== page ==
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Old 02-17-2012, 11:14 PM   #1
gan
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Default Rye IPA Recipe Help

Hi all,

Just finished up a brown ale as my first brew and I'm thinking of doing something more my style for the next one -- a rye IPA. Anyways, I came across all sorts of recipes and couldn't decide on one that would work best for me, so I decided to create a bit of a hybrid and put together my own recipe (with a lot of help from other recipes). I wanted to try a partial mash since eventually I'd like to get into all-grain but it is far too early for me to jump into that (money, experience, space, etc.).

Just wanted to run this recipe through HBT and see if anyone could provide some criticism for this! This forum has been a fantastic resource for a starting homebrewer like myself and I have to thank everyone on here for just about everything I've learned up to this point.

Anyways, the recipe:

5.5 gallon, full boil

6 lbs Pale/Gold Extract 48%
3 lbs Rye Malt 24%
2 lbs Vienna Malt 16%
1 lb Crystal 60L 8%
1/2 lb table sugar 4%

1 oz Chinook @ 60 min
1/2 oz Centennial @ 20 min
1/2 oz Chinook @ 15 min
1/2 oz Centennial @ 10 min
1 oz Cascade @ 5 min
1/2 oz Chinook @ 0 min
1/2 oz Centennial @ 0 min

Denny's Favorite 50 yeast (with starter)

Dry hop with 1 oz Cascade and 1/2 oz Centennial for 2 weeks.

End with ~70 IBU
OG ~ 1.069
FG ~ 1.015
ABV~7%

I really wanted to use Amarillo in place of the Centennial but it's either prohibitively expensive or I can't find it anywhere. Anyways, the thing I'm most unsure of is the hop schedule--I've never put together a hop schedule before and I'm not very good at hop combinations, but I wanted something a little skunky/pungent along with a lot of citrus to work with the peppery rye flavor.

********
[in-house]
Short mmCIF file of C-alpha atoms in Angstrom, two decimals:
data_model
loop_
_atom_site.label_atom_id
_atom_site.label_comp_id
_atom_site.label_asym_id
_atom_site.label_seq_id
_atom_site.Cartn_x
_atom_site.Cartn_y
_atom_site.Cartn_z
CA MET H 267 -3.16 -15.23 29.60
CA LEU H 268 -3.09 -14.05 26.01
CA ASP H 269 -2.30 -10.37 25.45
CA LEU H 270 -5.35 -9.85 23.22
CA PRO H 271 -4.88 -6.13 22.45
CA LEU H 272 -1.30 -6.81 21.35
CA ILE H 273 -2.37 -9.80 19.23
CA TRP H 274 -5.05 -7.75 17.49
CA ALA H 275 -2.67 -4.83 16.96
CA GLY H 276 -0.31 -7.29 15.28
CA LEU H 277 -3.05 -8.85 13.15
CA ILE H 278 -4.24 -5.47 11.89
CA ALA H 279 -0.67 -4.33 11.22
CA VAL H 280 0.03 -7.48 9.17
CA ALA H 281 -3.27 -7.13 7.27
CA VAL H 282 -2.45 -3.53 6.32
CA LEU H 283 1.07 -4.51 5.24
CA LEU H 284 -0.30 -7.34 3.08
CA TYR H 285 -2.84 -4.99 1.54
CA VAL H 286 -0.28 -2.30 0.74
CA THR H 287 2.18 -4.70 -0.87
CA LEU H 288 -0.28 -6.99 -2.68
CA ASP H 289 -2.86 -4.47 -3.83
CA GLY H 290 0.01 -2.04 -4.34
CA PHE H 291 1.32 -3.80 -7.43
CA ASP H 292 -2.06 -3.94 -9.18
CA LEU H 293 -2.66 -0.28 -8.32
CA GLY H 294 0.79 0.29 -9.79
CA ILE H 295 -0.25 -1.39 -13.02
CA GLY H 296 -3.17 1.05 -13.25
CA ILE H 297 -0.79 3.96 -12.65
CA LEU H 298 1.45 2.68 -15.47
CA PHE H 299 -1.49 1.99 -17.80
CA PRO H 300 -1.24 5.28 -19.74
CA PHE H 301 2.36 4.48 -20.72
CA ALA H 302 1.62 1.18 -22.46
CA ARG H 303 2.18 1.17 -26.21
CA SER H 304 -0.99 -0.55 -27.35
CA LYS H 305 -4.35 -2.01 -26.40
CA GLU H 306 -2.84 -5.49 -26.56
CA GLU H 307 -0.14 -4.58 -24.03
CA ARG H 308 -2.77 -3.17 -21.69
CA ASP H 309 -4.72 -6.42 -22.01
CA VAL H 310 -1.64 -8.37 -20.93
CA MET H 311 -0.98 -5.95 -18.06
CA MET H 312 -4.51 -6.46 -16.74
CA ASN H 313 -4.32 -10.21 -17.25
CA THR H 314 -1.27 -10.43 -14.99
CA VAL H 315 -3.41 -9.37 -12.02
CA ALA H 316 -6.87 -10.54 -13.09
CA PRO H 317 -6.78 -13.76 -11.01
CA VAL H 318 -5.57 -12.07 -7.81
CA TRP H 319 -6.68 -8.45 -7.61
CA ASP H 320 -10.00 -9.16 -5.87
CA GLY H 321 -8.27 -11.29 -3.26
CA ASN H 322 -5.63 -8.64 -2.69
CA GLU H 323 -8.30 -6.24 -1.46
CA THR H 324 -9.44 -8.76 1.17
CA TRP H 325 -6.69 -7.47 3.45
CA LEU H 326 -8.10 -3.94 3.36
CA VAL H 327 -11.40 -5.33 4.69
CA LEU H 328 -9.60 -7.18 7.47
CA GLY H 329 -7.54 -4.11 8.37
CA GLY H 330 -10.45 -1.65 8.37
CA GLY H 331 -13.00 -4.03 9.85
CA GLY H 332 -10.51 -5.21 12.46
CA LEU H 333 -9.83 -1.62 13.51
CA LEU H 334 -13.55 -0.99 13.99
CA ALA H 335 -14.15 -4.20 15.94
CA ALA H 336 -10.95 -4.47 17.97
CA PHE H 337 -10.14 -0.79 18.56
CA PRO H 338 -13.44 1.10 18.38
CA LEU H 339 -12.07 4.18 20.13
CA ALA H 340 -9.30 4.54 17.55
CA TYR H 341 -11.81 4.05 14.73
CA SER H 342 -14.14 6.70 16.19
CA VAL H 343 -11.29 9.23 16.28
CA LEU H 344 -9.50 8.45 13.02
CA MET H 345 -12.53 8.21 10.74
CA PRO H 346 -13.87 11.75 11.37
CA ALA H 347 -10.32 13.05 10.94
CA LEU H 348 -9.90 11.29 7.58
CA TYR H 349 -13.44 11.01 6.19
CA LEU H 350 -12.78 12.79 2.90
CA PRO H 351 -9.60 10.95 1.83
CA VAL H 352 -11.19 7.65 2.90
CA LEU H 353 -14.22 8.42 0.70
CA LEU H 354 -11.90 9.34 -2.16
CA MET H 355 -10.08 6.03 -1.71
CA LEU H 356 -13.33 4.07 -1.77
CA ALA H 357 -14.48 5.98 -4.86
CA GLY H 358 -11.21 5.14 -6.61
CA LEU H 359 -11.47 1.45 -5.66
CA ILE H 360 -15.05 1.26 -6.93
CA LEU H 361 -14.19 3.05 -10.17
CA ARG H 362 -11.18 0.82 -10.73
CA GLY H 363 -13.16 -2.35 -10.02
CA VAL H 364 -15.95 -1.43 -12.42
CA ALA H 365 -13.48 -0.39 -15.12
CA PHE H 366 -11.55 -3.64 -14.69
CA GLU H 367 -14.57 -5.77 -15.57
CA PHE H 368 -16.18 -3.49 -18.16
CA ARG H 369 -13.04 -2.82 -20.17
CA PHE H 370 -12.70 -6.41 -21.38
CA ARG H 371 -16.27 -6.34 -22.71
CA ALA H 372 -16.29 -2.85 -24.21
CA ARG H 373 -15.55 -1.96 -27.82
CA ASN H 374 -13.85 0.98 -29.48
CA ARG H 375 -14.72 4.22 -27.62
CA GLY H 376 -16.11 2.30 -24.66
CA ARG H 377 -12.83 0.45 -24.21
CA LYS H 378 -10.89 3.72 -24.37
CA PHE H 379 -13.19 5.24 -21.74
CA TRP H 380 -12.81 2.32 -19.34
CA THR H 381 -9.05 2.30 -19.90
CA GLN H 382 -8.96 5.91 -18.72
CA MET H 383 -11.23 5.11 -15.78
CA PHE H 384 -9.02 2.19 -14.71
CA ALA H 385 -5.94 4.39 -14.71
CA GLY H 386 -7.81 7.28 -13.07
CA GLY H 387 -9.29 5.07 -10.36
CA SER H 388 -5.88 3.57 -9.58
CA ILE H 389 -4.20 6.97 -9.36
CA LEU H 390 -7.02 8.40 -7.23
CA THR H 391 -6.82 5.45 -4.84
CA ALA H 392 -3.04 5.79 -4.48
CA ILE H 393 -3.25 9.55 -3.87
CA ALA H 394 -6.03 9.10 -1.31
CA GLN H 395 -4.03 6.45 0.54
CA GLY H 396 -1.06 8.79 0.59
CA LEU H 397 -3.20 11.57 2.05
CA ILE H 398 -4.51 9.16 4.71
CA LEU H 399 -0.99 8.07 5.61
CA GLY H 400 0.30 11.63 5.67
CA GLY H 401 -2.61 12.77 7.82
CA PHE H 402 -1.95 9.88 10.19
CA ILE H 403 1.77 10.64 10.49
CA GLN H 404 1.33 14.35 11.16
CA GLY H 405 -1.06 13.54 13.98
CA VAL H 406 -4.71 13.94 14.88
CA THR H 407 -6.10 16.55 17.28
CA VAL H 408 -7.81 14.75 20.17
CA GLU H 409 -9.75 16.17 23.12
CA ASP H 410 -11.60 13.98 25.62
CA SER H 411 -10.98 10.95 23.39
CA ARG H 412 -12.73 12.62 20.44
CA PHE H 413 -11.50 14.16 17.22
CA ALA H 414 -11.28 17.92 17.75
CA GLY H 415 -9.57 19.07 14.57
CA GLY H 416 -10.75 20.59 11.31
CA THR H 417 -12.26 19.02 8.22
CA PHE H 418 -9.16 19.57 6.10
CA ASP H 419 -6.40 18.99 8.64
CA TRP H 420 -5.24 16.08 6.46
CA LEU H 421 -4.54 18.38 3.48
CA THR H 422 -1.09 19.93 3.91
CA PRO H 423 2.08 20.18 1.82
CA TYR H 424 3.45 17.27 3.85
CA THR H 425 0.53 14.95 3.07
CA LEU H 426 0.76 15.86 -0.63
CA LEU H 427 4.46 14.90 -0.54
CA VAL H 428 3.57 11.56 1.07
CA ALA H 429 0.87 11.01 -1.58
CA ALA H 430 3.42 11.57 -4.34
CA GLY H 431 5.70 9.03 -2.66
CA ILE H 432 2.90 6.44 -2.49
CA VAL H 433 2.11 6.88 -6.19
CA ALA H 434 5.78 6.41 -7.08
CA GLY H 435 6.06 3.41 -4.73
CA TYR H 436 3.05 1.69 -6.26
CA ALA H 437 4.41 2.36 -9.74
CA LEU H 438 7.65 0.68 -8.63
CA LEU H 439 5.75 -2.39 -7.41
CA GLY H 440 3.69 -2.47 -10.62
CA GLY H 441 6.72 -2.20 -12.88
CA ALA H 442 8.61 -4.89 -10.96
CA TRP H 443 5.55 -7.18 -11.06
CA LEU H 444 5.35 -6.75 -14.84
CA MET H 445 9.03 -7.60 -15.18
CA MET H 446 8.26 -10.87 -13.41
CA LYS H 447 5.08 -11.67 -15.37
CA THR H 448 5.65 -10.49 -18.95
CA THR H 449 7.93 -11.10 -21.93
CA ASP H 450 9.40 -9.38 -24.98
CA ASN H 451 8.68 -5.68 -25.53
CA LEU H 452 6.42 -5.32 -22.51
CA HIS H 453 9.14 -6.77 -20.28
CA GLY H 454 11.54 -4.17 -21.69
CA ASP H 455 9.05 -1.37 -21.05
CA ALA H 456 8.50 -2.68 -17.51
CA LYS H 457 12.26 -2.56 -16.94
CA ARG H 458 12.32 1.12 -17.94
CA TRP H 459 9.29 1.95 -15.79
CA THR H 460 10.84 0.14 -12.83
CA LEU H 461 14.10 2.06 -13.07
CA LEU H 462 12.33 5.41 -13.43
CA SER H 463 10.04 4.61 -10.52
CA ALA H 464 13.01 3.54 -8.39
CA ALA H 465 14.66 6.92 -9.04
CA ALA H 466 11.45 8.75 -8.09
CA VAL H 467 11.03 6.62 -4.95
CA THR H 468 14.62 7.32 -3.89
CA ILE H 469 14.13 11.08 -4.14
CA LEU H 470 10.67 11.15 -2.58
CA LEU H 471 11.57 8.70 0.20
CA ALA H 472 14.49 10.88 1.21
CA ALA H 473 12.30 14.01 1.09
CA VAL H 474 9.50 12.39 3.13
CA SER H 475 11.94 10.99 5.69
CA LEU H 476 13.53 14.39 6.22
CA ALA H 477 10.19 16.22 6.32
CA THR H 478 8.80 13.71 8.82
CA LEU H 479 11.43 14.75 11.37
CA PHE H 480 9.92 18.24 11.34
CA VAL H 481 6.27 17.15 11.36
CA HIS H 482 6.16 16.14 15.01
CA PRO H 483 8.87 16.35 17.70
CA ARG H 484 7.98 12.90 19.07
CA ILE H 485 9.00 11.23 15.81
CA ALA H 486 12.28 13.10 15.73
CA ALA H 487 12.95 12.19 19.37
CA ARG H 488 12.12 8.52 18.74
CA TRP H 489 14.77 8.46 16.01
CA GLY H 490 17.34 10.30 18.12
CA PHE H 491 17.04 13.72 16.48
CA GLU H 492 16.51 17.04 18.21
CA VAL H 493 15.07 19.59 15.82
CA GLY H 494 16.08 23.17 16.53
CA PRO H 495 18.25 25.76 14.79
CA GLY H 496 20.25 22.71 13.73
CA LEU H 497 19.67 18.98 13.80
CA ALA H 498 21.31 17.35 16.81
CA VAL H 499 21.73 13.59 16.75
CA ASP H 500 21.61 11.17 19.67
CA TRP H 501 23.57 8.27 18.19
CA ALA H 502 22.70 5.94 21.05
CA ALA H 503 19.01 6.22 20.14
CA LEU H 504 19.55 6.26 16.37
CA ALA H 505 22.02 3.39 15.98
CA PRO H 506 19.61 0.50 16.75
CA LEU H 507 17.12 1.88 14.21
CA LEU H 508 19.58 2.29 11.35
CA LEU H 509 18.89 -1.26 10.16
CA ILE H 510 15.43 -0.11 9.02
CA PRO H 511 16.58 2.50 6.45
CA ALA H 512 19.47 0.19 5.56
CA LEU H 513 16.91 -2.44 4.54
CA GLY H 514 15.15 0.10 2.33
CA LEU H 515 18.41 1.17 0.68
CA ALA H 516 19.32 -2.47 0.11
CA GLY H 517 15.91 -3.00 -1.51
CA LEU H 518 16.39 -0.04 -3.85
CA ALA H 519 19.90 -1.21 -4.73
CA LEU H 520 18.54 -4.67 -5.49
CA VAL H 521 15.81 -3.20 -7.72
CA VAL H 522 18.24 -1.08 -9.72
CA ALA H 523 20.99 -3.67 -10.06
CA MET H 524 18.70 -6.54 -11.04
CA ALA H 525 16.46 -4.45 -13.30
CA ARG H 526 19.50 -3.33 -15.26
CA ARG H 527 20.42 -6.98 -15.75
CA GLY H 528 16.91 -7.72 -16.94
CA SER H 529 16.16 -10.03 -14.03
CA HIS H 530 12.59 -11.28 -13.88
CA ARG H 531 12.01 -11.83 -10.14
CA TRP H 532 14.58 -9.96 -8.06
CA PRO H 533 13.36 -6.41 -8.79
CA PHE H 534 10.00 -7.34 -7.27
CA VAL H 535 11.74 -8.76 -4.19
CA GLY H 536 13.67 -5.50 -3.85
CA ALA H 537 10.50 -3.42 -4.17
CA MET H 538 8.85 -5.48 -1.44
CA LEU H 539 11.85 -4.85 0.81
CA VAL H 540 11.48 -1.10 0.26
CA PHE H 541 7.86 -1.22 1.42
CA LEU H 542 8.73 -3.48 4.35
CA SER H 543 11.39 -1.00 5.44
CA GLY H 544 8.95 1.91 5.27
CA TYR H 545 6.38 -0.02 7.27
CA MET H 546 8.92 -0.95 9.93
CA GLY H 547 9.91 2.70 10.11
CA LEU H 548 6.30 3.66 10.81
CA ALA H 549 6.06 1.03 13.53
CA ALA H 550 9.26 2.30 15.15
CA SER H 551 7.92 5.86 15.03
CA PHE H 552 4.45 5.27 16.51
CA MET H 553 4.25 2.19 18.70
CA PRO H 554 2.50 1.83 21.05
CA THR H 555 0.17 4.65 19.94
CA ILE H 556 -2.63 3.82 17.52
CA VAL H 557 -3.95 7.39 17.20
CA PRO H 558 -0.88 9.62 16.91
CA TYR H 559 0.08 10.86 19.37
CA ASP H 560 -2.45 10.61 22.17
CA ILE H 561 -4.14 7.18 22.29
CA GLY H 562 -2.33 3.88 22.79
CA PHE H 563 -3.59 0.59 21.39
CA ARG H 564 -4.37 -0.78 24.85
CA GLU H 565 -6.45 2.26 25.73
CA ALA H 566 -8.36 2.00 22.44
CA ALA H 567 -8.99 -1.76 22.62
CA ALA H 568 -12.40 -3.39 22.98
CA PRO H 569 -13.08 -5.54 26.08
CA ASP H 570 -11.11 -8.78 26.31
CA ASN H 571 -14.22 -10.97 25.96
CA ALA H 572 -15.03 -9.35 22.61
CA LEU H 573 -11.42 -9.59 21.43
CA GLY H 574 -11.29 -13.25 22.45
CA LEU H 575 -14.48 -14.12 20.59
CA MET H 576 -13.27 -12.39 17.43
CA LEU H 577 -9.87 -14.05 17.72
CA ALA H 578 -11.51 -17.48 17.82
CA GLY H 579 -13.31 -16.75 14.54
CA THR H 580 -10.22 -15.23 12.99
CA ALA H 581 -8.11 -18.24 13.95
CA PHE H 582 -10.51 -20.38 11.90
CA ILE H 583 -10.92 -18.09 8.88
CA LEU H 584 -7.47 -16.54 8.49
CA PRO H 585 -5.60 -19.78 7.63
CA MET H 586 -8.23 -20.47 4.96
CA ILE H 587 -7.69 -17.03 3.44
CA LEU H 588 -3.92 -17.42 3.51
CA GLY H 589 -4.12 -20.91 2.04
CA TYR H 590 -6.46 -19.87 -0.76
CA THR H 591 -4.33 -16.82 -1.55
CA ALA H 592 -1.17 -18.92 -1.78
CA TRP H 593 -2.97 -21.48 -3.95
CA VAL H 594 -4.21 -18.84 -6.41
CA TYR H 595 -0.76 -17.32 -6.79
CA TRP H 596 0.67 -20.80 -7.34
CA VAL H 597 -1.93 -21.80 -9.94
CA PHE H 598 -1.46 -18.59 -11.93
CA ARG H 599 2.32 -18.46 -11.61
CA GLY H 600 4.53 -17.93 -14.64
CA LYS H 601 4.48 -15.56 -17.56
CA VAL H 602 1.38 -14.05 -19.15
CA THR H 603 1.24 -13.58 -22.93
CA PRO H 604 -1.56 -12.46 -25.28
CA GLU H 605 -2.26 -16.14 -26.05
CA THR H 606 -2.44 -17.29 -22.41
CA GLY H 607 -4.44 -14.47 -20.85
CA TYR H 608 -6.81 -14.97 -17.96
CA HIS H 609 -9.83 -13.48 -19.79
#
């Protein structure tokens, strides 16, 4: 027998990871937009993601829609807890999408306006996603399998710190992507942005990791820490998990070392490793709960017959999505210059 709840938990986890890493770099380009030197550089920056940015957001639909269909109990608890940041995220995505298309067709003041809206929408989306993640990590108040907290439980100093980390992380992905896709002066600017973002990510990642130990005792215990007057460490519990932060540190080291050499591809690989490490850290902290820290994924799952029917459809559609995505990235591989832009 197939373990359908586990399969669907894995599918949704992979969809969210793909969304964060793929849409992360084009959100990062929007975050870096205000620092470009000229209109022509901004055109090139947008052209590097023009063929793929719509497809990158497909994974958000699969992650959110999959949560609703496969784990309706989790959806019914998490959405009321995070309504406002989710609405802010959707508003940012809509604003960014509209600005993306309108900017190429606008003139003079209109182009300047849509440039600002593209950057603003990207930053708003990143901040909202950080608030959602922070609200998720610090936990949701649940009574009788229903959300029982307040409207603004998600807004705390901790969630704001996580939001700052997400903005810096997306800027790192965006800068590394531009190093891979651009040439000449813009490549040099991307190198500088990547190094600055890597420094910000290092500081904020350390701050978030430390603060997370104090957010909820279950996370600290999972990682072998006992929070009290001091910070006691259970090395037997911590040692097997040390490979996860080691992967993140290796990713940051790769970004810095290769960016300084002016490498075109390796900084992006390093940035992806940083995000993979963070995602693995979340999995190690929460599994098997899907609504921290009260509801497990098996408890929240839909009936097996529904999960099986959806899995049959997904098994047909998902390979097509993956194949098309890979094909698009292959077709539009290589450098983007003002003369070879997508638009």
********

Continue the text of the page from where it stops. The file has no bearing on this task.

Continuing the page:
All criticism is appreciated, thanks for all the wisdom guys!

Gan

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Old 02-17-2012, 11:21 PM   #2
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The hop combination should give you what you are looking for. You may need to add some 2row or 6row to help the rye convert, I don't know if the others grains you have will do it...they may be fine though, I do a AG so never had to worry about it.

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Old 02-18-2012, 12:11 AM   #3
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Vienna can convert it. Rye should be able to convert itself, too. Most bourbon mashes are 80/20 corn/rye, give or take

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Old 02-18-2012, 04:28 PM   #4
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Quote:
Originally Posted by SouthBay
Vienna can convert it. Rye should be able to convert itself, too. Most bourbon mashes are 80/20 corn/rye, give or take
Actually most bourbon mashes are 70-72% corn, 18-20% rye and 10% barley. The barley handles the majority of the conversion....this is what I was told by distillers at buffallo trace, and it was confirmed by maker's mark, except they use wheat instead of rye.